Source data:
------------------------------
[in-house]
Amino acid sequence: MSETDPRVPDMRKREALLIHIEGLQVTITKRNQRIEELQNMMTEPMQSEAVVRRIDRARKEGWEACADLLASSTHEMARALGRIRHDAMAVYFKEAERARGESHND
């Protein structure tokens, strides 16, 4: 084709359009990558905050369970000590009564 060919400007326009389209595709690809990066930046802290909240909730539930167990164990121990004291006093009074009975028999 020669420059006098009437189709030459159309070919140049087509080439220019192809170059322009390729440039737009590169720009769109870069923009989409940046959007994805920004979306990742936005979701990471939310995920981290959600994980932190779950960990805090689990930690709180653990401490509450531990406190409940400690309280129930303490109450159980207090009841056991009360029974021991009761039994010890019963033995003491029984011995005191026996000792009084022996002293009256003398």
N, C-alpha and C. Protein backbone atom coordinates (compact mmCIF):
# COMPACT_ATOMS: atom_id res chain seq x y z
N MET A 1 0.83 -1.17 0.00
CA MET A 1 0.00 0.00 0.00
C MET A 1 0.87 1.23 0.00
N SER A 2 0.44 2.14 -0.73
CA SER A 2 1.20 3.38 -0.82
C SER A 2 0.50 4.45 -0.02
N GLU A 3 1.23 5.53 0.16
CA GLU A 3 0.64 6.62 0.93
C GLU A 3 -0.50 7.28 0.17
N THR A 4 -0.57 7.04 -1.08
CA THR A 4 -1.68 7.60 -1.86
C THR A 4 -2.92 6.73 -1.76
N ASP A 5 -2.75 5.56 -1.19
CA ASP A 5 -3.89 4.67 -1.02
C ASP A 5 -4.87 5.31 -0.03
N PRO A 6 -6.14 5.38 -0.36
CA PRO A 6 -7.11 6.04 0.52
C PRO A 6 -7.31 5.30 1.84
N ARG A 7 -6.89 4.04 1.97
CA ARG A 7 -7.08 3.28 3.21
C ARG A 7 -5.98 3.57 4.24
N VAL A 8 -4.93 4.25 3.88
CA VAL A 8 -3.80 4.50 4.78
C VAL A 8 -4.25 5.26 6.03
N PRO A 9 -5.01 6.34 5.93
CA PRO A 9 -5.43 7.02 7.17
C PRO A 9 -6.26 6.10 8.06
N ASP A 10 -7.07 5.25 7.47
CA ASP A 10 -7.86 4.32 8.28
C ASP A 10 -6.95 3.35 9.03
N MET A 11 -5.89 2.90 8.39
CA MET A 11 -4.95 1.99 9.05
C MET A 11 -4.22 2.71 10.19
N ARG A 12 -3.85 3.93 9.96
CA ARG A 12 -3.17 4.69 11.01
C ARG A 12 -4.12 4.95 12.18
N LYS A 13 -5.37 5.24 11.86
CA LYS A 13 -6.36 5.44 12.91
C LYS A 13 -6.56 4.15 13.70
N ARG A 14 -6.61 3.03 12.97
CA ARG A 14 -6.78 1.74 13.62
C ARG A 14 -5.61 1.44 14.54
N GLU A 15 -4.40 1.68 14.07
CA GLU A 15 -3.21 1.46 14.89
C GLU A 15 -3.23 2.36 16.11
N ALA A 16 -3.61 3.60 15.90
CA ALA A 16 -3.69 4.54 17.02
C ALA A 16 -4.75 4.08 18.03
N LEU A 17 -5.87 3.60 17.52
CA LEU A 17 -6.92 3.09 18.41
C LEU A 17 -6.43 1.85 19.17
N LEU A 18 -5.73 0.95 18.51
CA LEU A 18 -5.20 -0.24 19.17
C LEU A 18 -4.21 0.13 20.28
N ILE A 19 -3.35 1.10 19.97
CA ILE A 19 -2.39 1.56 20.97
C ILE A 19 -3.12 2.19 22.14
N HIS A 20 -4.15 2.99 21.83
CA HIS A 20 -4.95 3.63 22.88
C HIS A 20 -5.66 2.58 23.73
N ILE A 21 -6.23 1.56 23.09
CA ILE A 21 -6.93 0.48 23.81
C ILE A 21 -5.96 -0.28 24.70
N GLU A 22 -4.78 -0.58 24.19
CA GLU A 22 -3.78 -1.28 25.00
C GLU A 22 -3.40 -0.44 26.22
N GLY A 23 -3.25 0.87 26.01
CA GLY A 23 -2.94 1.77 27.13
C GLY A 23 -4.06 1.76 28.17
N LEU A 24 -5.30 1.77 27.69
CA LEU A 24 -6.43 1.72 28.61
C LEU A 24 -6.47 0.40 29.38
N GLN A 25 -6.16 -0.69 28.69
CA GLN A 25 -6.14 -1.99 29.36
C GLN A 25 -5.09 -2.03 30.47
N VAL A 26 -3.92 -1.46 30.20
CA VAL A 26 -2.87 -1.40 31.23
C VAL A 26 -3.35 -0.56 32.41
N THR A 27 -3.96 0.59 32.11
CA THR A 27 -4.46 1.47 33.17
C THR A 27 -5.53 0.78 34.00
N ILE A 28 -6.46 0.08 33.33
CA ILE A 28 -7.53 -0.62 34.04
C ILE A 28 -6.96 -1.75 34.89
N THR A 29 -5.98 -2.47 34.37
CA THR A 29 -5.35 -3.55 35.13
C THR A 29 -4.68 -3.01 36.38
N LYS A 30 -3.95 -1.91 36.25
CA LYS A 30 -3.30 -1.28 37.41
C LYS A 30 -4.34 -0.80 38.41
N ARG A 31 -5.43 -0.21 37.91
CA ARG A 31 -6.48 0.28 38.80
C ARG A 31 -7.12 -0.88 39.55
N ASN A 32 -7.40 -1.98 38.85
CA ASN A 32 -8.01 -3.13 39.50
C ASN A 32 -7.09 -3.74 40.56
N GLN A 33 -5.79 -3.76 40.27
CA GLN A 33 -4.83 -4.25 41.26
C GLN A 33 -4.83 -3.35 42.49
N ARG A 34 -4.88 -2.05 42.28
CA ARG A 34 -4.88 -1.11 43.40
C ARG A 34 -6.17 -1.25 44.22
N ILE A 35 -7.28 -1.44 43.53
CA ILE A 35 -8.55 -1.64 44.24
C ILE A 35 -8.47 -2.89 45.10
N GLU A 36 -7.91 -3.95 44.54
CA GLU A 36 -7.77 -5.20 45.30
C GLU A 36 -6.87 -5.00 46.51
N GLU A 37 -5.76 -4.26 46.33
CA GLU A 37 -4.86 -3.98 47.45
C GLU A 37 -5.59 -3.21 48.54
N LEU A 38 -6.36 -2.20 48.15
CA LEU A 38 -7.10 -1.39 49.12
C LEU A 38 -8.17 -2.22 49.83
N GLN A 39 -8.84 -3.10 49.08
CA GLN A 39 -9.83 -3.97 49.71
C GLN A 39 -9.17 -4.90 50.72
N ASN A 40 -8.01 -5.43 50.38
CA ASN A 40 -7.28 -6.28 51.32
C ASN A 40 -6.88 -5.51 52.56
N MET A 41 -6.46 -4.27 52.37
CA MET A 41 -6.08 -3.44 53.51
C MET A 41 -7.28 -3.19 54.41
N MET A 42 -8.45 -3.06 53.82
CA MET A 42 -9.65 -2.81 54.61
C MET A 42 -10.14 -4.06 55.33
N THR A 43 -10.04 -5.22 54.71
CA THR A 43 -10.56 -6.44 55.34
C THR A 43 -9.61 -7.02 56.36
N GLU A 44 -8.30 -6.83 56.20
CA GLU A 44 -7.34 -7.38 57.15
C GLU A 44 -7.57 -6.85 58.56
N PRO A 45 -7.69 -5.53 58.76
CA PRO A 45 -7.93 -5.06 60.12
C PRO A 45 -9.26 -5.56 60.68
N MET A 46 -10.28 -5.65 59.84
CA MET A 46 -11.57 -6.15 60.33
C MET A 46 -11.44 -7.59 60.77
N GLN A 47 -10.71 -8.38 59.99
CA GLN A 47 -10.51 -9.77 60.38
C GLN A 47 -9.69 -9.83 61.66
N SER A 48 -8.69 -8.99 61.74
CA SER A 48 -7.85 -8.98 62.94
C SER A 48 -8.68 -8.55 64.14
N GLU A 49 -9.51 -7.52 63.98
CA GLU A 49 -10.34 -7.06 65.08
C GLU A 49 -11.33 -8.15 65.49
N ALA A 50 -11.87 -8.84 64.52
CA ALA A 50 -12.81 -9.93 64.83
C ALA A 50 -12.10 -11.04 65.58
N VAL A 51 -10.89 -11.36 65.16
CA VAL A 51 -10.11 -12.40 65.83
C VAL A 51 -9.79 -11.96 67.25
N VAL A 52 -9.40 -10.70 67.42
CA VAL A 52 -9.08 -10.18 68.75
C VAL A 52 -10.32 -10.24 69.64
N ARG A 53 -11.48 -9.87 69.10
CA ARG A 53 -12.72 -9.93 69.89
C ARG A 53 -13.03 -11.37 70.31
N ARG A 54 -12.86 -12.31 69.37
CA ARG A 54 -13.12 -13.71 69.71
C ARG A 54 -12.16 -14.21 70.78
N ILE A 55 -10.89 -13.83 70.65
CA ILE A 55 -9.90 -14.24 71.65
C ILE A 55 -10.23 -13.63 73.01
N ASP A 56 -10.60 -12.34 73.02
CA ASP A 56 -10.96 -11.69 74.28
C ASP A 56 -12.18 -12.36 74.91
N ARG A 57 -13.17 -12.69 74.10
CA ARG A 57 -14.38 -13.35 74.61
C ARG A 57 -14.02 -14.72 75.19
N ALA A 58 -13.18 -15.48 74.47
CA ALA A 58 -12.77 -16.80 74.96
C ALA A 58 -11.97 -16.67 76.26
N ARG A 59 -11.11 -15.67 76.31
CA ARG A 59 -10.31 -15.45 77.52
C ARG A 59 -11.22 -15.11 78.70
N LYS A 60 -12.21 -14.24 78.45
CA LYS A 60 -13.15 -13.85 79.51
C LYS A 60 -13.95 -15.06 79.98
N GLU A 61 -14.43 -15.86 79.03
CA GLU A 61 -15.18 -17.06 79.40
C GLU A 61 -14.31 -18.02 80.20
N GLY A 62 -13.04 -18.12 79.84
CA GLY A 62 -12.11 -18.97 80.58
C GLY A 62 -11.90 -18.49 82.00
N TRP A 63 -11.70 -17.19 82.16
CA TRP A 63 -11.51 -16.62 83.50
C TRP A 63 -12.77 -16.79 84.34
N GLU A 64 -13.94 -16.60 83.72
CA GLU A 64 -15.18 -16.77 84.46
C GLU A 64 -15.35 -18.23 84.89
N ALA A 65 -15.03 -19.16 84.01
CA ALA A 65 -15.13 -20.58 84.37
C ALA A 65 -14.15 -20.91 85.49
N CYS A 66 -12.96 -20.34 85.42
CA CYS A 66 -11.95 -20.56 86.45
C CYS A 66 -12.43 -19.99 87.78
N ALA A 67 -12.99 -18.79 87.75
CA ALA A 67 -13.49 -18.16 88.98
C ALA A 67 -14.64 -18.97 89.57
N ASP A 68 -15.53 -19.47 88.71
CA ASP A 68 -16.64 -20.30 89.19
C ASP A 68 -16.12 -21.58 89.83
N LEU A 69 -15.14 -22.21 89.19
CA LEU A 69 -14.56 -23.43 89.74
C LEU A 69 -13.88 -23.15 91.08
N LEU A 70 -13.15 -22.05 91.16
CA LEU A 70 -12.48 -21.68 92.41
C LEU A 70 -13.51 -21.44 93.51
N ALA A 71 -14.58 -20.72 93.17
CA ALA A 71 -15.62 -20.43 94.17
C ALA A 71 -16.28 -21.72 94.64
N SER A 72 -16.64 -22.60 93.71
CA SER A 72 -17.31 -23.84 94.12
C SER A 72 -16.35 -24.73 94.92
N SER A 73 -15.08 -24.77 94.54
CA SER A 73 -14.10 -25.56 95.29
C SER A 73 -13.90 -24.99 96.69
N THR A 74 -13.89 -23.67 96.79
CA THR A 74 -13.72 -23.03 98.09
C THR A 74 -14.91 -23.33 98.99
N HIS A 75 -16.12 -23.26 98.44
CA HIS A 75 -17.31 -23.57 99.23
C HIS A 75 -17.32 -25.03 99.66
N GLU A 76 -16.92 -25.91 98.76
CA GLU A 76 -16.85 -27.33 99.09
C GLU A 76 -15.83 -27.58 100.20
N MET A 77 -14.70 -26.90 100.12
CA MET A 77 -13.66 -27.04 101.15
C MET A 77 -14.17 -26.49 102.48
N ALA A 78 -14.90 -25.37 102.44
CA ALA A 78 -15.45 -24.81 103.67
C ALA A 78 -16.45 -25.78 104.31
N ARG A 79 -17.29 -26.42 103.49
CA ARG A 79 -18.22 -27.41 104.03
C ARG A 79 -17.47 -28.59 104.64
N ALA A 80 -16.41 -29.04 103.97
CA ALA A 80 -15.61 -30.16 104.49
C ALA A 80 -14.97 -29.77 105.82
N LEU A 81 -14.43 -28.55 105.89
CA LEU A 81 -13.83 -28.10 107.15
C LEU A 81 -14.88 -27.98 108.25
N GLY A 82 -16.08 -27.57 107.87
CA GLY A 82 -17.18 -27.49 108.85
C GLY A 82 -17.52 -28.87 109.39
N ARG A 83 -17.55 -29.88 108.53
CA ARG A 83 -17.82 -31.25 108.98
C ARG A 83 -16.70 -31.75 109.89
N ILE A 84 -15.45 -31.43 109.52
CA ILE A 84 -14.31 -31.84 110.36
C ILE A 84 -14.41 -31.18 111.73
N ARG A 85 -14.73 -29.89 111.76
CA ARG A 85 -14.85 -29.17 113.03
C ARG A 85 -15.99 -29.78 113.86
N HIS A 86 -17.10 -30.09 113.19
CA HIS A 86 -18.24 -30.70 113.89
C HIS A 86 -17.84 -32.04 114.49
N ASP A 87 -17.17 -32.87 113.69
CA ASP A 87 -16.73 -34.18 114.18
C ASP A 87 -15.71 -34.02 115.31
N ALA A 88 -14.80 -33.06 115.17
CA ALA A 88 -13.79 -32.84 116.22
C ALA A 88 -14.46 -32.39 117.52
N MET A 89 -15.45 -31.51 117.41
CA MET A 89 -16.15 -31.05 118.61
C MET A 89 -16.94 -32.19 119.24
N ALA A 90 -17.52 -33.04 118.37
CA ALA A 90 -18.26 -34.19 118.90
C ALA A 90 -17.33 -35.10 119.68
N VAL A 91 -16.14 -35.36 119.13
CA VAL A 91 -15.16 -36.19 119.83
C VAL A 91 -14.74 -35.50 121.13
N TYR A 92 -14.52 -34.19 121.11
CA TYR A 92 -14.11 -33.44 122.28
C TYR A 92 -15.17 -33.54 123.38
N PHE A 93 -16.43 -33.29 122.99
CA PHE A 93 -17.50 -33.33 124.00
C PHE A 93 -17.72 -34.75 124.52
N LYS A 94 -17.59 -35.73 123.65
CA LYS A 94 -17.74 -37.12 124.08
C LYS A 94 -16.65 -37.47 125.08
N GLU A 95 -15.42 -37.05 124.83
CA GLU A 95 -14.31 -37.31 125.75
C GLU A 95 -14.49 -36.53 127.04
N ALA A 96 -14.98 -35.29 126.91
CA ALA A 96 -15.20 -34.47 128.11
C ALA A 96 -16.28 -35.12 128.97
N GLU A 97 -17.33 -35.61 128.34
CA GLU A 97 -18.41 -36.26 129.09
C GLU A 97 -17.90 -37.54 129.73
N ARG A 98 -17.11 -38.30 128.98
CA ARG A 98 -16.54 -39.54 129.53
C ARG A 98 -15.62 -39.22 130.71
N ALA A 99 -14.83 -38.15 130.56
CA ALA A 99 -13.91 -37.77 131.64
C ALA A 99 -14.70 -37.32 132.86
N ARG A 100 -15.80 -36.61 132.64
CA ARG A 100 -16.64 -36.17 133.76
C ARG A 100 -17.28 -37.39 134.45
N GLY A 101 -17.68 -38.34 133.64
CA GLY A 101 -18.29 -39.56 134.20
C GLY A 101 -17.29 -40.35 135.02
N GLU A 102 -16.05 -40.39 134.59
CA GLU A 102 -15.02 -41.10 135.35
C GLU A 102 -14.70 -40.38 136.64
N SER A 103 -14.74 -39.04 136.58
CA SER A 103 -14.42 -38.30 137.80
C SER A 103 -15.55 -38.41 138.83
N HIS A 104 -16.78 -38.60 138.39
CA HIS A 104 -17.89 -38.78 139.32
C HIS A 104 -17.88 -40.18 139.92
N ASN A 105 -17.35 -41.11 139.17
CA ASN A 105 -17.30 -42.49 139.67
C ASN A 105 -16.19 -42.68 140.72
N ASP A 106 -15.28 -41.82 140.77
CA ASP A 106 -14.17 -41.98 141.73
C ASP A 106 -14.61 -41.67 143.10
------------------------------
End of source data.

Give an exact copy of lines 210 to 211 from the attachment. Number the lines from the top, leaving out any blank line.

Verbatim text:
N LEU A 69 -15.14 -22.21 89.19
CA LEU A 69 -14.56 -23.43 89.74